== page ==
The present study aimed to screen the presence of filarial parasites in mosquitoes in certain endemic localities in Assiut Governorate, Egypt by single and multiplex PCRs, and to compare the results of these 2 techniques in order to evaluate the usefulness of multiplex PCR for simultaneous detection and differentiation between the different filarial parasites in various mosquito species as a rapid tool for epidemiological surveillance.


Sampling areas and mosquito collection

The study was done in Assiut Governorate, Egypt, located about 375 km to the south of Cairo. It was carried out in 7 districts; El-Nikhila, El-Matiaa and Mankabad villages, Sahel Seleem, El-Badary, Dairout, and Manfalout districts (Fig. 1). A total of 2,500 adult female mosquitoes were collected (from March 2012 to December 2013) by using mechanical aspirators [16]. The collected mosquitoes were microscopically identified according to a previously described method [17]. Female mosquitoes were divided into 100 mosquito-pools according to species and collection site (each pool contained 25 mosquitoes). All pool specimens were labeled and maintained refrigerated until being used.
Two types of PCR assays were carried out for detection of filarial parasites (W. bancrofti, D. immitis, and D. repens) on all mosquito pools. Single PCR was firstly conducted followed by multiplex PCR. The same sets of primers used in single PCR were also applied in Multiplex PCR. The utility of Multiplex PCR in the simultaneous detection and differentiation of filarial parasites was evaluated by testing every pool of mosquito genera (Culex, Anopheles, and Aedes) to know which genera and species are used as a vector for filarial parasites in endemic localities, where they coexist.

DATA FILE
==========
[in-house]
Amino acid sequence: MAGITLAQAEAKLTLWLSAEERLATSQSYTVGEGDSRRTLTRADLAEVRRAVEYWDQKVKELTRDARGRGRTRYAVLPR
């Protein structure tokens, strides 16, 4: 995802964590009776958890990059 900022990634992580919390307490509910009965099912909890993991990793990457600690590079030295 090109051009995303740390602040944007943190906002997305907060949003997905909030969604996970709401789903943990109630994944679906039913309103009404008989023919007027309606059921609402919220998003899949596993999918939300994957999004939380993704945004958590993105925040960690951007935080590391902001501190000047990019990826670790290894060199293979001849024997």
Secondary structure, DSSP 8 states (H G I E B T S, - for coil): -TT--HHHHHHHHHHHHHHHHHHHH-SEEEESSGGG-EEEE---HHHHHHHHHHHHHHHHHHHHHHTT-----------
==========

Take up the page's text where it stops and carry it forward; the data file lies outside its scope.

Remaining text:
Extraction of filarial DNA from mosquitoes

Genomic DNA was isolated from all mosquito pools using Qiagen tissue kit (QIAamp DNA Minikit, Qiagen, Hilden, Germany) following the manufacturer’s instructions.

Single PCR Assay

A Perkin Elmer 480 Thermal Cycler (Perkin Elmer Cetus, Norwalk, Connecticut, USA) was used for the PCR amplification process. A pair of forward and reverse PCR primers were used for each of the 3 filarial parasites. The oligonucleotide primers used for the PCR were obtained from (Metabion International AG, Martinsried, Germany). PCR procedure for detection of W. bancrofti in mosquito vectors was executed according to Kithmini et al. [18], using forward pWb12 F (5’-CTGAGTGAAATCAATGAACTGC-3’) and reverse pWb12 R (5’-GTCCATCCGATGAAGTTCCACC-3’) primers. Rishniw et al. [19] described the PCR primers used for detection of D. immitis and D. repens in mosquito vectors, respectively. Forward DI COI-F1 (5’-AGTGTAGAGGGTCAGCCTGAGTTA-3’) and reverse DI COI-R1 (5’-ACAGGCACTGACAATACCAAT-3’) and D. repens used forward primer Dr ITS2-F (5’-CATTGATAGTTTA-CATTCAAATAA-3’) and reverse Dr ITS2-R (5’-GATTCATTTATTGCATTA-AGCAAGC-3’). Each amplification reaction was done in a final volume of 50 μl containing 32.6 μl double-distilled water, 5 μl 10×Taq buffer, 3 μl MgCl2 (25 mM), 2 μl dNTP (5 mM), 1 μl forward primer (10 pmol/μl), 1 μl reverse primer (10 pmol/μl), 0.4 μl Taq polymerase (5 U/μl), and 5 μl template (mosquito DNA extract). Total 35 amplification cycles with template denaturation at 94˚C (30 sec), primer annealing at 55˚C (30 sec), primer extension at 72˚C (30 sec), and an extra 30-sec extension as the final cycle were routinely used.

Multiplex PCR Assay

Multiplex PCR was done for all mosquito pools by using QIAamp DNA Minikit (Qiagen), following the manufacturer’s instructions. PCR products were detected by agarose gel electrophoresis. DNA was visualized by an ultraviolet transilluminator following staining the gel with 2% ethidium bromide. A 100-bp ladder molecular weight marker (100 bp DNA ladder, Promega, Madison, Wisconsin, USA) and a negative control (non-blood fed mosquitoes, which were obtained from Research Institute of Medical Entomology, Dokki, Egypt) were used in each PCR reaction.